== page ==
"At the Central Mosque, I met a friendly group of Punjabi-speaking young men. 'You've come to see Luton?' one struggled to ask me in English. The young men asked me to follow them through the town center.
"Within minutes, we walked by three other mosques, which were vibrant and filled with young men coming and going. We passed a church, which was closed and decrepit, with a window that had been vandalized with eggs.... All the businesses had a religious flair: The eateries were halal, the fitness center was sex-segregated, and the boutiques displayed 'modest' outfits on mannequins. Pakistani flags flew high and proud. I never saw a Union Jack.
"The men finally led me to a discreet building that housed a small Islamic center. They spoke privately to its imam. I was led upstairs to see him. The imam asked me if I was prepared to convert."
Here is the situation today in major British cities and boroughs. The total population is listed on the left, the Islamic percentage, in parentheses:
- Birmingham, population 1,149,000: (29.9%)
- Leeds, 792,000: (7.8%)
- Sheffield: 584,000: (10.3%)
- Bradford: 536,000 (30.5%)
- Manchester: 553,000 (22.3%)
- Bristol: 467,000 (6.7%)
- Cardiff: 357,000 (9.3%)
- Leicester: 357,000 (23.5%)
- Nottingham: 331,000 (12.2%)
- Newcastle: 315,000 (10.3%)
- Blackburn with Darwen: 148,000 (35%)
- Fenland: 101,000 (12.2 %)
- Luton: 218,000 (32.9%)
- Slough: 164,000 (29.4% )
- Watford: 96,000 (13%)
- Pendle: 91,000 (26%)
- Oldham: 237,000 (24.3%)
- Rochdale: 211,000 (18.8%)
- Kirklees: 438,000 (19%)
- Barking and Dagenham: 211,000 (24.4%)
- Brent: 331,000 (21.4%)
- Newham: 352,000 (34.8%)
- Redbridge: 303,000 (31.3%)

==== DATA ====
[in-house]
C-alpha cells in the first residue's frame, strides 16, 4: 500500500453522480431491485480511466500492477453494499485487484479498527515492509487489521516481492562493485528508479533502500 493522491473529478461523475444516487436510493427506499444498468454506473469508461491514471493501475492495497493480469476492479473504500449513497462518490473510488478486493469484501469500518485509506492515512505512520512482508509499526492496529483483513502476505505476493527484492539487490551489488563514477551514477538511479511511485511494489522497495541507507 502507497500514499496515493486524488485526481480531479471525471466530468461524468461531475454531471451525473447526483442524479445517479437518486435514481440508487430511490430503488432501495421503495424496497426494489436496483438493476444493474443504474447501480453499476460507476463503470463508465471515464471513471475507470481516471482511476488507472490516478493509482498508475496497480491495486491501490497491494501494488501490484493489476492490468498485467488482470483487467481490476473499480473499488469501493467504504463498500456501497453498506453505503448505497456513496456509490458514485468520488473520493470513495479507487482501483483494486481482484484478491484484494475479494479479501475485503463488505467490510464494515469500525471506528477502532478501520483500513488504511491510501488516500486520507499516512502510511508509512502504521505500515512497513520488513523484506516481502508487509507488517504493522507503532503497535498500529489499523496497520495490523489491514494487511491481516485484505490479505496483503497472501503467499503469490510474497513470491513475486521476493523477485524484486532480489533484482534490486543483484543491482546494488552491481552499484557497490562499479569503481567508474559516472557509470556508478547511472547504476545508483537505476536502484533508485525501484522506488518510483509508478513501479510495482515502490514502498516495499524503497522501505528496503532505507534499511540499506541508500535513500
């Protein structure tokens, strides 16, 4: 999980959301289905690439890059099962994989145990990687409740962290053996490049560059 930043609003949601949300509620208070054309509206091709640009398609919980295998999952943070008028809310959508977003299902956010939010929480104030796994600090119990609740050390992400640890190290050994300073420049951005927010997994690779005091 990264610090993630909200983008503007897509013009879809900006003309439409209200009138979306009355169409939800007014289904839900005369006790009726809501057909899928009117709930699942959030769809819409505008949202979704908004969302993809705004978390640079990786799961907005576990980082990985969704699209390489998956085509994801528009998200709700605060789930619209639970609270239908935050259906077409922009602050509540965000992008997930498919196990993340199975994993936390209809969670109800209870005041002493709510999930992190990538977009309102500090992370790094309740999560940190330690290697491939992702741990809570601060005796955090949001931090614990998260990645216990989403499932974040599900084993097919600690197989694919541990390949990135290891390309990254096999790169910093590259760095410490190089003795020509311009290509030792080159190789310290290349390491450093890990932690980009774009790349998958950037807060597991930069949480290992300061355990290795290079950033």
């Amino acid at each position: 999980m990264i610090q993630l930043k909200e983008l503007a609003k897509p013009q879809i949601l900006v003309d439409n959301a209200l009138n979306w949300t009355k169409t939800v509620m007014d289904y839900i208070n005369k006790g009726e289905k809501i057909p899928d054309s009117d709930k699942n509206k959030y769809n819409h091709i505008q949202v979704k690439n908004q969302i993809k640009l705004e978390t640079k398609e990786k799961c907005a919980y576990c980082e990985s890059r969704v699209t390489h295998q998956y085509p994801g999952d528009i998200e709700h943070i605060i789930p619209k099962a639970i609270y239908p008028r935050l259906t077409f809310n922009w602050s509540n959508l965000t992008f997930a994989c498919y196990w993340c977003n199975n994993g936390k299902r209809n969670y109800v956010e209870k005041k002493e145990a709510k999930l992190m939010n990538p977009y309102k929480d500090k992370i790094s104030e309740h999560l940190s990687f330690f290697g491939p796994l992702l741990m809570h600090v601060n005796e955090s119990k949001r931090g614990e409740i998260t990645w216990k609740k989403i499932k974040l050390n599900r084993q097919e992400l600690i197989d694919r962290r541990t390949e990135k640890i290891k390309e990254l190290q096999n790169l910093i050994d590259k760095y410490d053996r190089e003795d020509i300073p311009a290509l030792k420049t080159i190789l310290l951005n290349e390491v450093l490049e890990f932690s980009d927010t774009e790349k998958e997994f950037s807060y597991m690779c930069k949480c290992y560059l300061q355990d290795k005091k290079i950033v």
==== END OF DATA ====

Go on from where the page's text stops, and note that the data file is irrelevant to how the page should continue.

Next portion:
- Tower Hamlets: 319,000 (39.9%)
- Westminster: 261,000 (20%)
And now let us imagine these cities in 10, 20, 30 years. The Muslim total population in Britain is estimated to be 13 million by 2050. According to Ed Husain, one of the leading Muslim intellectuals in the United Kingdom:
"With almost five million Muslims, there are thousands of new buildings with domes and minarets and in the decades ahead, mosques are predicted to mushroom across the whole land."
Nothing to worry about. Half of the mosques in the UK are affiliated with the Deobandi movement, adhering to the same Hanafi school of law that created the Taliban in Afghanistan.
Soon, half of Birmingham's population will also be Muslim. "There were 301,000 Muslims in Birmingham in 2018, making up 27% of the local population," wrote the Birmingham Mail in 2019. "The number of Muslims has risen by 21% from 249,000 in 2011." The same newspaper noted that Muslim children in the city now outnumber Christian ones.
"In the working-class district of Small Heath, in the eastern part of the city, 95 per cent of the population is Muslim," Le Figaro reported in 2017 about Birmingham.
"Some shops have different closing times corresponding to those of the daily prayers... The bookstores are religious. Travel agencies guarantee 'Muslim friendly' holidays with destinations where customers - especially female customers - are offered access to facilities with non-mixed spaces and swimming pools where women can swim and 'preserve modesty'".
No one knows what Britain will be like in 30 years. We might, however, be concerned about a scenario in which large parts of the UK and Europe could resemble Pakistan. Brexit or not, that would be the end of Britain as we know it.
Giulio Meotti, Cultural Editor for Il Foglio, is an Italian journalist and author.